Small businesses suffered a stinging defeat in Congress this week, delivered by the one lawmaker who is supposed to be looking out for their interests, House Small Business Committee Chairman Nydia M. Velázquez, D-N.Y.
Velázquez has been quarterbacking the venture capital industry’s efforts to reverse a Small Business Administration policy that prohibits firms substantially owned by venture capital companies from participating in two key conduits for government research grants, the Small Business Innovation Research (SBIR) program and the Small Business Technology Transfer (STTR) program.
For the past two years, she has been the bill’s principal sponsor, and in each case she’s rammed it through the House at lightning speed with little regard for small business concerns. By the time the dust had settled this time, the House of Representatives had overwhelmingly approved the bill (368-43). The measure all but eliminates "small business" from the programs, according to the National Small Business Association (NSBA).
The NSBA is one of several small business groups that have been pitted against the Biotech Industry Organization (BIO), the National Venture Capital Association (NVCA), and other groups in the five-year battle over the SBA policy. Indeed, the stakes are high. More than $10 billion has been funneled through the two programs since their inception in 1982.
The whole intent of the programs is to make sure small, independent R&D firms have a shot at government grants. In keeping with the landmark 1958 Small Business Act, which created the SBA, the SBIR and STTR are only supposed to be open to "independently owned" firms with fewer than 500 employees.
The programs operated with relatively little controversy until the SBA revised its eligibility policy in 2003. It began excluding firms from competing for grants if they were substantially owned by venture capital companies. As part of the policy shift, the SBA started counting VC company employees and the employees of the firms they controlled toward the 500-employee threshold. The fight was on.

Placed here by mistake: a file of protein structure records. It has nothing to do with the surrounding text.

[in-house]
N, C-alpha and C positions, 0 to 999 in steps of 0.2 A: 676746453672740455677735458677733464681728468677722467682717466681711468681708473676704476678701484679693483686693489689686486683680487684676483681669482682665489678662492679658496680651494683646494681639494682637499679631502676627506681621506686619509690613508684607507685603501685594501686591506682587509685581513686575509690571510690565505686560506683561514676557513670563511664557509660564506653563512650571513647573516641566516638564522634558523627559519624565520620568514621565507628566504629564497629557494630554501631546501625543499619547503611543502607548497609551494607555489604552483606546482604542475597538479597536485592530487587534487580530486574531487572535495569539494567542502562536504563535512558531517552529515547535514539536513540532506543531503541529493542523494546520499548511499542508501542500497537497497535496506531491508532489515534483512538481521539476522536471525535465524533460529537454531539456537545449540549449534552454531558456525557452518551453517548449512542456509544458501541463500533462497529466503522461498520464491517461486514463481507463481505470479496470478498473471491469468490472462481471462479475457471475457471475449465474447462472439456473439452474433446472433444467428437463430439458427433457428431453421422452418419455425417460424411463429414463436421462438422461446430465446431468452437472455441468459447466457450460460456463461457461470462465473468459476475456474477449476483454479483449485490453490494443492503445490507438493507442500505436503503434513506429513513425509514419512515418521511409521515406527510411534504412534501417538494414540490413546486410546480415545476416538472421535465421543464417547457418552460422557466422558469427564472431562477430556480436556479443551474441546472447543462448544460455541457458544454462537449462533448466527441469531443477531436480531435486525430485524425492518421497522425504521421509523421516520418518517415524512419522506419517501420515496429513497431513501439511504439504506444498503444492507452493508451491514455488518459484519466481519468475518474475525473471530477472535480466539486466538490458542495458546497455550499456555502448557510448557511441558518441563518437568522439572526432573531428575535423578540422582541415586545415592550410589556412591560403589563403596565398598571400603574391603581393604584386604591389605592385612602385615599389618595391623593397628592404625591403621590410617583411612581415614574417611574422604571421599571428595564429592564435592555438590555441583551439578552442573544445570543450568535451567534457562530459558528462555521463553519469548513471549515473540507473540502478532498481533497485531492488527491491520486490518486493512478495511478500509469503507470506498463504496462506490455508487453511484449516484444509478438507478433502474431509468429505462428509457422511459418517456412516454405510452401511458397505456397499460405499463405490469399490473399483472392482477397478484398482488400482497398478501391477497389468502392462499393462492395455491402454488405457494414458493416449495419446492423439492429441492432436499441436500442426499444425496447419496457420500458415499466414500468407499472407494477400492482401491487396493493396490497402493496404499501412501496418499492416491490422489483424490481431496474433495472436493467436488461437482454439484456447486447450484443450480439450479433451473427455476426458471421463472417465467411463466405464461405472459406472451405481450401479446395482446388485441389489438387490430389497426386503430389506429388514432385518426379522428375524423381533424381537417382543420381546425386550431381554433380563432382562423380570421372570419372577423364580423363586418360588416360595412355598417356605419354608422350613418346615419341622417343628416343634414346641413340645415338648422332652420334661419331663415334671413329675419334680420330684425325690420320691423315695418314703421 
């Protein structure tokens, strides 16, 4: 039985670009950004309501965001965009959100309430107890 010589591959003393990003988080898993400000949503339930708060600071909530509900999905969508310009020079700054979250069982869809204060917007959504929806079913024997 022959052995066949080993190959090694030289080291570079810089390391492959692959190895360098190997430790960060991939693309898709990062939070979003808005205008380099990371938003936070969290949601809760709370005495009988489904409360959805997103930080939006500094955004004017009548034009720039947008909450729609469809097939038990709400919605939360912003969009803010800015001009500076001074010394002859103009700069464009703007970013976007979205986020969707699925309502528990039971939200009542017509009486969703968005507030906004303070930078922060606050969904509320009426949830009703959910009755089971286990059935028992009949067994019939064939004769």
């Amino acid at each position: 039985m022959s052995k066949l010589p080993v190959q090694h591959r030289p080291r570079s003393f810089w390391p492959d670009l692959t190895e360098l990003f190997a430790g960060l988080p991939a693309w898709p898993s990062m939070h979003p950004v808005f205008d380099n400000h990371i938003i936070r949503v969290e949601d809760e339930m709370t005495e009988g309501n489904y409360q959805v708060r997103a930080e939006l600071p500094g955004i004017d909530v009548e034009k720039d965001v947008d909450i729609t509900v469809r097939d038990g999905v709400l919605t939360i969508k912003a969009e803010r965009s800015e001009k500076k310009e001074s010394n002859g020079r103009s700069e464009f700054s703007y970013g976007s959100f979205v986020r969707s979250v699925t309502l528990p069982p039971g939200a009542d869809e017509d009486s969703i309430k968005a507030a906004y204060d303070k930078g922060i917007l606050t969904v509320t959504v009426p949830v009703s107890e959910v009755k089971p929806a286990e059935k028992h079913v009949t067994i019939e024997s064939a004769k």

While Republicans controlled Congress, the biotech and VC industry made little headway. But after Democrats took over in 2006, the playing field began to tilt. Small businesses suddenly proved to be no match against a team stacked with heavyweights like Abbott Laboratories, Pfizer, Merck, Monsanto, Bristol-Myers Squibb, Amgen, Eli Lilly, Schering-Plough, GlaxoSmithKline, and other multinational pharmaceutical companies. All, of course, are major campaign contributors.
The most recent effort is a case study of how Velázquez has thrown the game to big pharma, through the BIO. Out of three hearings on the bill since January, 10 of the 16 witnesses had ties to biotech and/or venture capital interests, two had general biotech backgrounds, and the rest were government officials. No one spoke on behalf of small businesses, according to Rick Shindell, who writes a newsletter on the SBIR program.
"Nobody was asked (or allowed) to give testimony in any of the three hearings contrary to the word of BIO and NVCA. In communication with House [small business committee] staffers, the subject of alternatives to VC was ‘off limits.’ Some small Maryland-based biotech companies wanted to make their side known, but were rebuffed by the committee. They then tried to go through their Congressman [and House Majority Leader], Steny Hoyer, D-Md., but to no avail," Shindell wrote.